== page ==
Peterson Rich Office, Regional Plan Association Reveal Comprehensive Design Strategy for NYCHA Properties

Exterior view of the reimagined Cooper Park Houses - Peterson Rich OfficeExterior view of the reimagined Cooper Park Houses - Peterson Rich Office

The Regional Plan Association of New York and Peterson Rich Office, a Brooklyn-based design studio, have released an in-depth report to help the New York City Housing Authority (NYCHA) identify and adopt scalable design solutions for new and existing properties. Led by the founders of Peterson Rich Office, the core focus of the research focuses on the creation of healthier homes for the 600,000 New Yorkers who live in NYCHA apartments.

According to the 18-page report, NYCHA suffers from a crippling $45 billion deficit in unmet capital needs. As a result, residents are subject to “increasingly dire living conditions” including deferred general maintenance, lead abatement issues, limited overall accessibility for the mobility compromised, and a lack of sustainable or green energy retrofits among other shortfalls.

“For far too long, NYCHA residents have suffered from poor and dangerous living conditions,” said Tom Wright, president and CEO of Regional Plan Association. “They need better, healthier housing and Peterson Rich Office’s new designs are the kind of innovative solutions we need.”

To help NYCHA better serve its residents, the report proposes the replacement of outdated building mechanicals, the inclusion of private residential balconies, diversification of unit types, and for new developments, better integration with the surrounding streetscape. For existing properties, the design team suggests reactivating underutilized ground-floor spaces with supportive services, additional units, or the rehabilitation of existing lobbies to create a more pleasant entry experience for current residents.

To help improve energy performance, Peterson Rich Office recommends the installation of electric “split systems” to provide energy-efficient heating and cooling with individual resident control.

Architectural model showing the extensions at Cooper Park Houses - Peterson Rich Office

Architectural model showing the extensions at Cooper Park Houses – Peterson Rich Office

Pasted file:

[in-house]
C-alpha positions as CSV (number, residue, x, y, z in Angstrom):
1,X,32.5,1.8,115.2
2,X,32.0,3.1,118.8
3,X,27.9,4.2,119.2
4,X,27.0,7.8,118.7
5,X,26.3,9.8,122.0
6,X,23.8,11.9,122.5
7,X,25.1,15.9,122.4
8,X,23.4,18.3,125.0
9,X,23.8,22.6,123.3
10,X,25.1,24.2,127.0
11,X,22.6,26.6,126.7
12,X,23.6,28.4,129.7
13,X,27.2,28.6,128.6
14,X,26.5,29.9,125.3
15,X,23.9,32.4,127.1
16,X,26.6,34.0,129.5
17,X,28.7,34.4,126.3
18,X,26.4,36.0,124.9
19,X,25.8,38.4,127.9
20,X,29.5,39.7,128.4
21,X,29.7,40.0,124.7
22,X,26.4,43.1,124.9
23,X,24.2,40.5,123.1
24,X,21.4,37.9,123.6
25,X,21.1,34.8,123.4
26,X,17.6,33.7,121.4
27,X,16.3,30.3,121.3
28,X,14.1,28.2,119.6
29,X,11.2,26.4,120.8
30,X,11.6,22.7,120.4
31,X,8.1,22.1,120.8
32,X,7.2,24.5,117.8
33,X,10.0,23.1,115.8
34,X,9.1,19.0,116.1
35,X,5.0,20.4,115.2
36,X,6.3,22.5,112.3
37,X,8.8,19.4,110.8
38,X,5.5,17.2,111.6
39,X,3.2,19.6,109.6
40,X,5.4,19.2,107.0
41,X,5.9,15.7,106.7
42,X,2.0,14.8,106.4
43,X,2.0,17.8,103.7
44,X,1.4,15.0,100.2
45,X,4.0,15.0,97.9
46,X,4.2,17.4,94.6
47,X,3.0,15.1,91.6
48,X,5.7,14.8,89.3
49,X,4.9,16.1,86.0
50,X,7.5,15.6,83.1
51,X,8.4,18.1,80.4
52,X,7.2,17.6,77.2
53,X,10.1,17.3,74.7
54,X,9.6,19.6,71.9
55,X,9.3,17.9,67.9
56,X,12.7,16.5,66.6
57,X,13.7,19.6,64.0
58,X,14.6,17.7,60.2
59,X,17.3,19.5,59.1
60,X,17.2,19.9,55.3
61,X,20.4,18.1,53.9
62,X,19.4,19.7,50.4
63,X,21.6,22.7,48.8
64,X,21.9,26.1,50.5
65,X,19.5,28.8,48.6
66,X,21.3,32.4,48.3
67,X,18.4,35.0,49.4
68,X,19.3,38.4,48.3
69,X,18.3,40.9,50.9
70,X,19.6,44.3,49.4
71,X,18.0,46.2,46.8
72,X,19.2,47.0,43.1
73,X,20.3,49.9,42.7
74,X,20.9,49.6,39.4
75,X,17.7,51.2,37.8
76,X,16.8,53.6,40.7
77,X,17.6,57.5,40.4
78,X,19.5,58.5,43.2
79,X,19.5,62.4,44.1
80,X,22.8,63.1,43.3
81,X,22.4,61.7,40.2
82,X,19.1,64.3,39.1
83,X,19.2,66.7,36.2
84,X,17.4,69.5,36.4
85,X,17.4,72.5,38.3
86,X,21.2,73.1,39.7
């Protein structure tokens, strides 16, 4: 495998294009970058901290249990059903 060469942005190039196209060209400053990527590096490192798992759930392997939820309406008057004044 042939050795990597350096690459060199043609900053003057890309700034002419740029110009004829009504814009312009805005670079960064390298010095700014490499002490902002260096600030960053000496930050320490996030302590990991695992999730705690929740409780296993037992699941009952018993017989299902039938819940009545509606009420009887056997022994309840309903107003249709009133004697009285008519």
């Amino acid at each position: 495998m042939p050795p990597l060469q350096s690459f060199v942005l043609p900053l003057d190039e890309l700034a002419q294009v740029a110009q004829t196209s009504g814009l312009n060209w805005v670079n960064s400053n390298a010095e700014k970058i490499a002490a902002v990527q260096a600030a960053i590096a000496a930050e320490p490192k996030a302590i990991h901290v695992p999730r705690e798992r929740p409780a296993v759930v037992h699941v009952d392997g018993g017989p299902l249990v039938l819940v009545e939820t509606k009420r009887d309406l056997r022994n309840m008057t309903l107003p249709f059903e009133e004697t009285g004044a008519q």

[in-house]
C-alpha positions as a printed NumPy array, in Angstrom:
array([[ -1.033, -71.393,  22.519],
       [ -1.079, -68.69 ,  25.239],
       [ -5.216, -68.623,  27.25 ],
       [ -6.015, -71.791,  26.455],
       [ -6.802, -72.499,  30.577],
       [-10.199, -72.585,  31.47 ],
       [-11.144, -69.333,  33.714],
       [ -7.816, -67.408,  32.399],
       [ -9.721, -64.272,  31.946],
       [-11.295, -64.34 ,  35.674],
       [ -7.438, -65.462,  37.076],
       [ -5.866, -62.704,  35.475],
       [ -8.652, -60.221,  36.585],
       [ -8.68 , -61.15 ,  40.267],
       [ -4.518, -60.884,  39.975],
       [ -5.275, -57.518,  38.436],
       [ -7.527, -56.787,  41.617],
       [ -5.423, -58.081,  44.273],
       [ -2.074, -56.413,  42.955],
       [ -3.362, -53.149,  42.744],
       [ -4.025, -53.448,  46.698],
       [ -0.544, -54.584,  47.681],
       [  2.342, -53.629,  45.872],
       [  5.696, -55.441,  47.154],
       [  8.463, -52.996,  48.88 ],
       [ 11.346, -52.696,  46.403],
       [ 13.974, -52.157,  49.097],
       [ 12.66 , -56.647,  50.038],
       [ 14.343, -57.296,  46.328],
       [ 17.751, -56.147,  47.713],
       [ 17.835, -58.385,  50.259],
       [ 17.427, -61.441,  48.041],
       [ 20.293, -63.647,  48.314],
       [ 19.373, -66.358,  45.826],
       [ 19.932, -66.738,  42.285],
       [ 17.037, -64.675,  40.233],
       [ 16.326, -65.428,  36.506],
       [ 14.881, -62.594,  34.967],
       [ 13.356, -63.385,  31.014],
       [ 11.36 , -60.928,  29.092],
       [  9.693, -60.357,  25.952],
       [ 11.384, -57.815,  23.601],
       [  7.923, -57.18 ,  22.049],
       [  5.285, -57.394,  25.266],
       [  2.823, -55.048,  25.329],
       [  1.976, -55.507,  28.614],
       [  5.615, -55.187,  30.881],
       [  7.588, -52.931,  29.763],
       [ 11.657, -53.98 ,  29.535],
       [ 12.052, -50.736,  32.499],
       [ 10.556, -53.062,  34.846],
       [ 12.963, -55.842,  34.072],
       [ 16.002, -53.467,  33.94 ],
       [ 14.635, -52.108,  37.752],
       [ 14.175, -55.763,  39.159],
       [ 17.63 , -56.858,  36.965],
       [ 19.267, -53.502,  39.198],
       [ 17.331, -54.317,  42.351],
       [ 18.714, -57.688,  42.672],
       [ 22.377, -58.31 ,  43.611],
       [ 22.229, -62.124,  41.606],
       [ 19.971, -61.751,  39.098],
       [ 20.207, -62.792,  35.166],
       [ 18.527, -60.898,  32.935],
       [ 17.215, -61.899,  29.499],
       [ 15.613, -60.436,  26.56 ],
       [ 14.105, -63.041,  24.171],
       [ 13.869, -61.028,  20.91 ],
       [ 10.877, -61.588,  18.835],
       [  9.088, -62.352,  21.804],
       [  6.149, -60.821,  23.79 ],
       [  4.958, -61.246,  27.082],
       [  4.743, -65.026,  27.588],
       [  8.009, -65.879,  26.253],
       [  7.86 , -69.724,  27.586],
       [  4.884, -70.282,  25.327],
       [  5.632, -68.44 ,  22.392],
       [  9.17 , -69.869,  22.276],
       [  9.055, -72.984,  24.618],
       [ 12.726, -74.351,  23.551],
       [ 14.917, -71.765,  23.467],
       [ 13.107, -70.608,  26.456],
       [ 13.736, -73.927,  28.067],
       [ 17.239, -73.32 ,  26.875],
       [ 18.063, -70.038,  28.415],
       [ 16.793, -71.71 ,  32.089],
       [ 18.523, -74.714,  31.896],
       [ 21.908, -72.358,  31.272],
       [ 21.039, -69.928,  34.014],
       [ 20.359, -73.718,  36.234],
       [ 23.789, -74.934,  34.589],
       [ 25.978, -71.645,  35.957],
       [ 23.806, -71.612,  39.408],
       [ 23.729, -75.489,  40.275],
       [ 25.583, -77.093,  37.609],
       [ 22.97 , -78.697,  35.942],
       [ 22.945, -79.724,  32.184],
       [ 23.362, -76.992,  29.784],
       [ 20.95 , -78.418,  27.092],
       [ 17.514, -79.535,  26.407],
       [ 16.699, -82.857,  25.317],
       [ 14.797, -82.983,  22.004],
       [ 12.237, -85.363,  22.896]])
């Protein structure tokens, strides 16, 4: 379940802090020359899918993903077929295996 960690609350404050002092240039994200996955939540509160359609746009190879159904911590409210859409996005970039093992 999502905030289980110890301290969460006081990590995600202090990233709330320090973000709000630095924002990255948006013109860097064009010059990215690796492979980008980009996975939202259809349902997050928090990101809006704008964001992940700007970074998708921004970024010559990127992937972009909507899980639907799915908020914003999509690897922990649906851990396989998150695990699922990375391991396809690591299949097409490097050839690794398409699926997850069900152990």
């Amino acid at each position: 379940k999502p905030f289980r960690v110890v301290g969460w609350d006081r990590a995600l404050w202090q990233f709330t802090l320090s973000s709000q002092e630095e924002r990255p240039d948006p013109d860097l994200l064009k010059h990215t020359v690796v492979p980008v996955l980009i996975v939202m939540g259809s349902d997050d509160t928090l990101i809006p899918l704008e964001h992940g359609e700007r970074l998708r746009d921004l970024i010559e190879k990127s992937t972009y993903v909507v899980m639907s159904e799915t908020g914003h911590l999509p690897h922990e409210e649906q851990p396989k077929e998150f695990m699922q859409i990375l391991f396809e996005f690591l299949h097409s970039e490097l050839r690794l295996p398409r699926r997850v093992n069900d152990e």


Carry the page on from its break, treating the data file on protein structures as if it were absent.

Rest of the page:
Balcony study and design - Peterson Rich Office

Balcony study and design – Peterson Rich Office

Interior balcony view at Cooper Park Houses - Peterson Rich Office

Interior balcony view at Cooper Park Houses – Peterson Rich Office

“Rather than simply building new, we start by preserving NYCHA’s existing buildings and proposing scalable design solutions aimed at modernizing their facilities and campuses to better the living conditions of each resident,” said Miriam Peterson and Nathan Rich, principals at Peterson Rich Office who were selected in 2019 by the Regional Plan Association of New York to help NYCHA preserve an reinvigorate its existing portfolio.

To illustrate these findings, the report references Cooper Park Houses, a 721-unit NYCHA property in East Williamsburg, Brooklyn. Renderings of the reimagined property illustrate new private balconies, partially open rooftop spaces, strategies to improve the flow of natural light into each unit, and insulated window systems.

While it is unclear when or how NYCHA will implement these design strategies at its existing properties, the comprehensive report is a big step in the right direction.

Side elevation view of the reimagined Cooper Park Houses - Peterson Rich Office

Side elevation view of the reimagined Cooper Park Houses – Peterson Rich Office

Exterior view of the reimagined Cooper Park Houses - Peterson Rich Office

Exterior view of the reimagined Cooper Park Houses – Peterson Rich Office

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8 Comments on "Peterson Rich Office, Regional Plan Association Reveal Comprehensive Design Strategy for NYCHA Properties"

  1. Balconies seem like future maintenance problems for a system strapped for cash… hmm. Otherwise the design improvements look nice.

    • I guess it depends on the quality of construction and maintenance. But they are a brilliant health and quality of life addition for residents, in particular since they provide safe outdoor space in these ongoing pandemic times.

    • Only if theyre constructed with materials requiring a highdegree of maintenance to prevent deterioration. Cor-ten steel would be cool and would look great against the brick.

  2. This Design is Excellent and Marvelous, I Hope NYCHA Building code needs to look like this type of design and also the designs that we see in Europe especially Vienna, Berlin and Helsinki and the ones that we see in Singapore.

    NYCHA Buildings needs to be overhauled (Exterior and Interior) to look like this after the Covid to improve the lives of the people in the building.

  3. To improve the lives of the people in the buildings, new elevators instead of old and tiny, needed to be installed and added before increasing the amount of population in those old buildings.

    • I don’t know if this will get a reply due to the age of the comment, but the new expansions will have their own circulation cores, so only the main lobbies will be affected by the changes, and not the old elevator cores themselves. Also, the new wings will only be 4 stories, plenty short enough for a studio renter or one-bed renter to climb up the requisite flights of stairs, or for the ground-floor units, just walk up and enter their unit direct-from-street.

  4. Hi is this still available

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